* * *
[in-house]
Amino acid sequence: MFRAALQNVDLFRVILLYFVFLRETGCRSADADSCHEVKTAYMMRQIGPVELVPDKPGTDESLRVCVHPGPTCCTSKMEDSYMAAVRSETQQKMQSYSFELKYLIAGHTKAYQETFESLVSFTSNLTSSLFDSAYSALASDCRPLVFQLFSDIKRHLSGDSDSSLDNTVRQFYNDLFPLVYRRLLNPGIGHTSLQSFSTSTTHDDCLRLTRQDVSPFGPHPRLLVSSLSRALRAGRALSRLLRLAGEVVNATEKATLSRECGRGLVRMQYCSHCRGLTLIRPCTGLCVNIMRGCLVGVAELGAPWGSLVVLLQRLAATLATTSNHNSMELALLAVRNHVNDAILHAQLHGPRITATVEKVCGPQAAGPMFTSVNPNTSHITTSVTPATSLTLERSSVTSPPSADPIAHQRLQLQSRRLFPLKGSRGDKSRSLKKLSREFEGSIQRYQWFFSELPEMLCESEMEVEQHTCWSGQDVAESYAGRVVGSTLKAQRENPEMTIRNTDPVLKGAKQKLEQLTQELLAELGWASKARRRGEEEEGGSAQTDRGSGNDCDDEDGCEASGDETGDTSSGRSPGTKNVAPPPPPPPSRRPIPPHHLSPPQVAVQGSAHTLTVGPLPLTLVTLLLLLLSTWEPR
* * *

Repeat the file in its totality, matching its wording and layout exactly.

[in-house]
Amino acid sequence: MFRAALQNVDLFRVILLYFVFLRETGCRSADADSCHEVKTAYMMRQIGPVELVPDKPGTDESLRVCVHPGPTCCTSKMEDSYMAAVRSETQQKMQSYSFELKYLIAGHTKAYQETFESLVSFTSNLTSSLFDSAYSALASDCRPLVFQLFSDIKRHLSGDSDSSLDNTVRQFYNDLFPLVYRRLLNPGIGHTSLQSFSTSTTHDDCLRLTRQDVSPFGPHPRLLVSSLSRALRAGRALSRLLRLAGEVVNATEKATLSRECGRGLVRMQYCSHCRGLTLIRPCTGLCVNIMRGCLVGVAELGAPWGSLVVLLQRLAATLATTSNHNSMELALLAVRNHVNDAILHAQLHGPRITATVEKVCGPQAAGPMFTSVNPNTSHITTSVTPATSLTLERSSVTSPPSADPIAHQRLQLQSRRLFPLKGSRGDKSRSLKKLSREFEGSIQRYQWFFSELPEMLCESEMEVEQHTCWSGQDVAESYAGRVVGSTLKAQRENPEMTIRNTDPVLKGAKQKLEQLTQELLAELGWASKARRRGEEEEGGSAQTDRGSGNDCDDEDGCEASGDETGDTSSGRSPGTKNVAPPPPPPPSRRPIPPHHLSPPQVAVQGSAHTLTVGPLPLTLVTLLLLLLSTWEPR